Ancient Chinese figurines go on display

SOLDIERS, horsemen, servants, musicians and dancers - the guardians of the Kings Of Chu, who ruled ancient China 2,000 years ago, have set up court at Colchester Castle and will be in residence for the next four months.

Andrew Clarke

SOLDIERS, horsemen, servants, musicians and dancers - the guardians of the Kings Of Chu, who ruled ancient China 2,000 years ago, have set up court at Colchester Castle and will be in residence for the next four months.

The spectacular international exhibition, following the British Museum's Terracotta Warrior exhibit, will showcase 43 miniature terracotta figures from Xuzhou Museum in Jiangsu Province, China.

This is only the second time these enchanting figures have ever been out of China and this is their very first visit to the UK. The exhibition is the culmination of 20 years of friendship between Essex and Jiangsu Province - a friendship which has been built in the business sector and between Chinese and Essex schools.


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The figures on display in the Castle Museum from this weekend were excavated from a series of royal tombs by Professor Li of the Xuzhou Museum and he has accompanied his exquisitely-crafted figurines to oversee their installation in special display cabinets.

The terracotta miniatures are from the Chinese Han Dynasty and have been unearthed during the last 25 years. A number of figures in the exhibition only came to light in 2006.

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The figurines are from the same tradition as the slightly older terracotta warriors from Xian which have recently been on display at the British Museum. The statues of the officials still have most of their paint and give an idea of how the other figurines, which are now plain terracotta, would have looked. Professor Li said that he believes that there may be up to 100 royal tombs in the area and the majority remain to be fully investigated.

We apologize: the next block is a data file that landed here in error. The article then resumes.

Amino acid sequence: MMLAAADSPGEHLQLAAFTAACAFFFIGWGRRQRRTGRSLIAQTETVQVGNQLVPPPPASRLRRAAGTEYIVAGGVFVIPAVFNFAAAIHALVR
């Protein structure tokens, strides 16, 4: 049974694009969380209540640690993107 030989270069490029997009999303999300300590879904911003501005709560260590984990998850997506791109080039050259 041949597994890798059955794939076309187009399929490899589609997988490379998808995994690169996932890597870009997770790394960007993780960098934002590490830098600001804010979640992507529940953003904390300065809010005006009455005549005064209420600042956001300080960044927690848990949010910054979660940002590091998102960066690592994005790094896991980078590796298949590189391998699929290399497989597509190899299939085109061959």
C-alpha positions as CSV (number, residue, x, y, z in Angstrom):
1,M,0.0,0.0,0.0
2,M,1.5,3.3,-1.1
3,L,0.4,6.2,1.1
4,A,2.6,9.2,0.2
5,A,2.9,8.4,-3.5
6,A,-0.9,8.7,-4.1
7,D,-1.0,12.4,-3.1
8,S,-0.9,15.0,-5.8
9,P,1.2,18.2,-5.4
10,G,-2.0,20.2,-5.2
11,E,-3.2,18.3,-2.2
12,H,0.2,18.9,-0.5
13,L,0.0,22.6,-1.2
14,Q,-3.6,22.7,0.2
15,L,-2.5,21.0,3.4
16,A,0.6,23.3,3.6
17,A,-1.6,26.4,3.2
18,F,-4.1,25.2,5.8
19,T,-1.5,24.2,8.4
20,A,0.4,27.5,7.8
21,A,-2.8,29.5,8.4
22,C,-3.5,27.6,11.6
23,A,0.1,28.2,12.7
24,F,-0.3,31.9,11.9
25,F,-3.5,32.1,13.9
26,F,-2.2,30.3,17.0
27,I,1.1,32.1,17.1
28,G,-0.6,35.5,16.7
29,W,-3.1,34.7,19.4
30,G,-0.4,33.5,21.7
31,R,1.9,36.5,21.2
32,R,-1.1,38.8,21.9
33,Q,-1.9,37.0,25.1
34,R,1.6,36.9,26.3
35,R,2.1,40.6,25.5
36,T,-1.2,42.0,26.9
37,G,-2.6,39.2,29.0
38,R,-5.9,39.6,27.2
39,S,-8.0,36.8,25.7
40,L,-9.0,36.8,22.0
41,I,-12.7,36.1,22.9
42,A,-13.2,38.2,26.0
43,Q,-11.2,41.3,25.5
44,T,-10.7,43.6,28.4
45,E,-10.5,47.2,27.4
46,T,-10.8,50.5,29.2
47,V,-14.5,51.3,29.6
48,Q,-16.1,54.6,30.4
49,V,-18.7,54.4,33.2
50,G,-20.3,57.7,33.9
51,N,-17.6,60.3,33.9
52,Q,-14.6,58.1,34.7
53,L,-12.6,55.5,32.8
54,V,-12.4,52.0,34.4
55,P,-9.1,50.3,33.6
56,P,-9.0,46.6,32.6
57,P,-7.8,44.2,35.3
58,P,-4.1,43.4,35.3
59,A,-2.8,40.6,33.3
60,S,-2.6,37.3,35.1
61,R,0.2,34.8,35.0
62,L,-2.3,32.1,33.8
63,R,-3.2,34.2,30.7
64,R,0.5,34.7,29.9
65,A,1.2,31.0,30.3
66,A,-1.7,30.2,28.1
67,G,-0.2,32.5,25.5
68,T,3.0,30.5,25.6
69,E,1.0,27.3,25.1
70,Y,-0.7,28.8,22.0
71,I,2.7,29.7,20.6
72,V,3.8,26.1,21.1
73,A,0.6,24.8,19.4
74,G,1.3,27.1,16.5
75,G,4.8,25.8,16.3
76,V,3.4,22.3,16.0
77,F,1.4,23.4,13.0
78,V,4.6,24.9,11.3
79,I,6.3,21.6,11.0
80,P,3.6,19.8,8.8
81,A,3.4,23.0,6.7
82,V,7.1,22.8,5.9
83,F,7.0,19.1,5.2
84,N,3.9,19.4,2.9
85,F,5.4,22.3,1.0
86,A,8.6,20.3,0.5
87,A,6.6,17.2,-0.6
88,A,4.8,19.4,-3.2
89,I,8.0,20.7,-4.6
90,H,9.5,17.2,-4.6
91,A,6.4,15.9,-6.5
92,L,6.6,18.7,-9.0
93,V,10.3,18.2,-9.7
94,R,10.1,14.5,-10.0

The royal tombs discovered at Xuzhou belonged to the Kings of Chu who were related to the Western Han emperors whose dynasty ruled China from 206BC to 24AD.

Miriam Stead, Essex County Council head of heritage and arts, said that Colchester Castle Museum was an obvious venue for this exhibition as there were many parallels and even some links between the Roman Empire and the Chinese empire of the Han Dynasty.

She said that when she was visiting China in 2006 on a research trip to plan for the Essex/Jiangsu Festival she spotted a reference to the Xuzhou terracotta army in the Rough Guide, went to see it and immediately started negotiations to bring it back to Essex on loan.

“These figures, dancers, musicians, officials all had paint on them, which the big Terracotta Warriors don't and I just fell in love with them.”

The Guardians of the King exhibition opens to the public on Saturday and runs until Sunday November 2.

Advance tickets are available from the East of England Tourist Board at www.visiteastofengland.com/guardians adult tickets are: £5.20, child tickets are £3.40 and concessions are £3.40.

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